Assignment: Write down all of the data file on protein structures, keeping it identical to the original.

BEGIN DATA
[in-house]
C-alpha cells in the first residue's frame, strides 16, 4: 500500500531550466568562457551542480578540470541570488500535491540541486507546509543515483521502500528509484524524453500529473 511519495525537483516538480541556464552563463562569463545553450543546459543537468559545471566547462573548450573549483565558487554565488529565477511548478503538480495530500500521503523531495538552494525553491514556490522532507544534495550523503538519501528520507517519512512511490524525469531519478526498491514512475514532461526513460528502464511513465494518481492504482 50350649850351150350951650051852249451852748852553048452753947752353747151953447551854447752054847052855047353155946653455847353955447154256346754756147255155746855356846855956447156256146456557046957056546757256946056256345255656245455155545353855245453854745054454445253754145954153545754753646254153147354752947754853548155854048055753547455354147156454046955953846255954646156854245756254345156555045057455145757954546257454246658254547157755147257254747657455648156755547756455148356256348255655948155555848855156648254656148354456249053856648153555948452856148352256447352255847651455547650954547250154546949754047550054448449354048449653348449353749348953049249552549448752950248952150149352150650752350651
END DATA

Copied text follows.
[in-house]
C-alpha cells in the first residue's frame, strides 16, 4: 500500500531550466568562457551542480578540470541570488500535491540541486507546509543515483521502500528509484524524453500529473 511519495525537483516538480541556464552563463562569463545553450543546459543537468559545471566547462573548450573549483565558487554565488529565477511548478503538480495530500500521503523531495538552494525553491514556490522532507544534495550523503538519501528520507517519512512511490524525469531519478526498491514512475514532461526513460528502464511513465494518481492504482 50350649850351150350951650051852249451852748852553048452753947752353747151953447551854447752054847052855047353155946653455847353955447154256346754756147255155746855356846855956447156256146456557046957056546757256946056256345255656245455155545353855245453854745054454445253754145954153545754753646254153147354752947754853548155854048055753547455354147156454046955953846255954646156854245756254345156555045057455145757954546257454246658254547157755147257254747657455648156755547756455148356256348255655948155555848855156648254656148354456249053856648153555948452856148352256447352255847651455547650954547250154546949754047550054448449354048449653348449353749348953049249552549448752950248952150149352150650752350651